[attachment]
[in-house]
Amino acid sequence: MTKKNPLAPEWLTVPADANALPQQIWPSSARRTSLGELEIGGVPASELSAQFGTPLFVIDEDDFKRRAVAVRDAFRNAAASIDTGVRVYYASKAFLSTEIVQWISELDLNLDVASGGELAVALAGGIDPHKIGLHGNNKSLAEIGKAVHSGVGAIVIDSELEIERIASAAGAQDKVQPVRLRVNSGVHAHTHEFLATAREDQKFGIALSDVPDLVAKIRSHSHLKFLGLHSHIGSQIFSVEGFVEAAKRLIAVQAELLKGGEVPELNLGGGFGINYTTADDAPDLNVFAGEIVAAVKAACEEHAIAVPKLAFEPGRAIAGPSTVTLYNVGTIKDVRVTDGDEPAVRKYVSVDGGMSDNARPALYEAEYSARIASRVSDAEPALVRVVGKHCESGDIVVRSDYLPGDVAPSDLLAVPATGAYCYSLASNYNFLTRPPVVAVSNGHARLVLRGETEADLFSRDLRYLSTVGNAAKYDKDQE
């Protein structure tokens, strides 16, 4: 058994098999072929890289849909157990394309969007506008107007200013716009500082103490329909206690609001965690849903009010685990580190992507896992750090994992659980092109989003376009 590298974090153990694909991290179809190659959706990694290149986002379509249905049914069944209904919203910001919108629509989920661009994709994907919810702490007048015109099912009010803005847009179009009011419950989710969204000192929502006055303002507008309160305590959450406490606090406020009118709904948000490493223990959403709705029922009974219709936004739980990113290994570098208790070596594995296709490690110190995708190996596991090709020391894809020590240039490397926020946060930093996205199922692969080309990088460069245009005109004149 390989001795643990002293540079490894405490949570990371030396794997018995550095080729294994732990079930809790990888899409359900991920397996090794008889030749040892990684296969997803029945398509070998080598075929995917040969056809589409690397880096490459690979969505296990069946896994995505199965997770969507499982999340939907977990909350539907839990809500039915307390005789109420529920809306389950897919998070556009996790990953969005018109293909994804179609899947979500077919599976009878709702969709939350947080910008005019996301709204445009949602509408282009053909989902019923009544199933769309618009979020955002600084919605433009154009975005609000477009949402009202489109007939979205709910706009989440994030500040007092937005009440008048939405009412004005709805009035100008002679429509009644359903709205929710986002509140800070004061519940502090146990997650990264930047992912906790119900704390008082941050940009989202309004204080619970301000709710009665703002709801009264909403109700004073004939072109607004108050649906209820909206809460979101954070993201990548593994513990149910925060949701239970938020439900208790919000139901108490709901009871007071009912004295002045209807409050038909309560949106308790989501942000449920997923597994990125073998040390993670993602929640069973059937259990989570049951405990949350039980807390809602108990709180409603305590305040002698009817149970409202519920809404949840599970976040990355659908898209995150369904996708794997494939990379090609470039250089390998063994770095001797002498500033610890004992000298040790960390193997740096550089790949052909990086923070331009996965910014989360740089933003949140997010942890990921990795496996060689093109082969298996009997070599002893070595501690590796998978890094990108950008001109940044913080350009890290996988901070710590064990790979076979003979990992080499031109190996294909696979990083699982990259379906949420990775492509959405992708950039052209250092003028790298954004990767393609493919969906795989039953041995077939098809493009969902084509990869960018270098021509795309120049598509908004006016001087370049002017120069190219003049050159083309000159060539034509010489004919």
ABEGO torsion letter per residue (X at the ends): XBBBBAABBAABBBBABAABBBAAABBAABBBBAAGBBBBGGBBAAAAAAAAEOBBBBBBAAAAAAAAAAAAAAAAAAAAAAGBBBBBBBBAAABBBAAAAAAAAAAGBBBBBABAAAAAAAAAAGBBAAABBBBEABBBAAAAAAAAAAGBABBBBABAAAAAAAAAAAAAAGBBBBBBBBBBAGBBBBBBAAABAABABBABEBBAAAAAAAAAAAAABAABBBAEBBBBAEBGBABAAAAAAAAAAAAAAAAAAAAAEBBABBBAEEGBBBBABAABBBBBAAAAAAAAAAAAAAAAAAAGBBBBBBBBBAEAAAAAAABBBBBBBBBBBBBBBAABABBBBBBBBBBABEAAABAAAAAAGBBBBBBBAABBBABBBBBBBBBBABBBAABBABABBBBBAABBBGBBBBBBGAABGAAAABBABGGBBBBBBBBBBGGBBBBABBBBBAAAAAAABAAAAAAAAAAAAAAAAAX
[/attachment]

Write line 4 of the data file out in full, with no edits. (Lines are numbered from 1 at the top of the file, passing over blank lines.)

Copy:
ABEGO torsion letter per residue (X at the ends): XBBBBAABBAABBBBABAABBBAAABBAABBBBAAGBBBBGGBBAAAAAAAAEOBBBBBBAAAAAAAAAAAAAAAAAAAAAAGBBBBBBBBAAABBBAAAAAAAAAAGBBBBBABAAAAAAAAAAGBBAAABBBBEABBBAAAAAAAAAAGBABBBBABAAAAAAAAAAAAAAGBBBBBBBBBBAGBBBBBBAAABAABABBABEBBAAAAAAAAAAAAABAABBBAEBBBBAEBGBABAAAAAAAAAAAAAAAAAAAAAEBBABBBAEEGBBBBABAABBBBBAAAAAAAAAAAAAAAAAAAGBBBBBBBBBAEAAAAAAABBBBBBBBBBBBBBBAABABBBBBBBBBBABEAAABAAAAAAGBBBBBBBAABBBABBBBBBBBBBABBBAABBABABBBBBAABBBGBBBBBBGAABGAAAABBABGGBBBBBBBBBBGGBBBBABBBBBAAAAAAABAAAAAAAAAAAAAAAAAX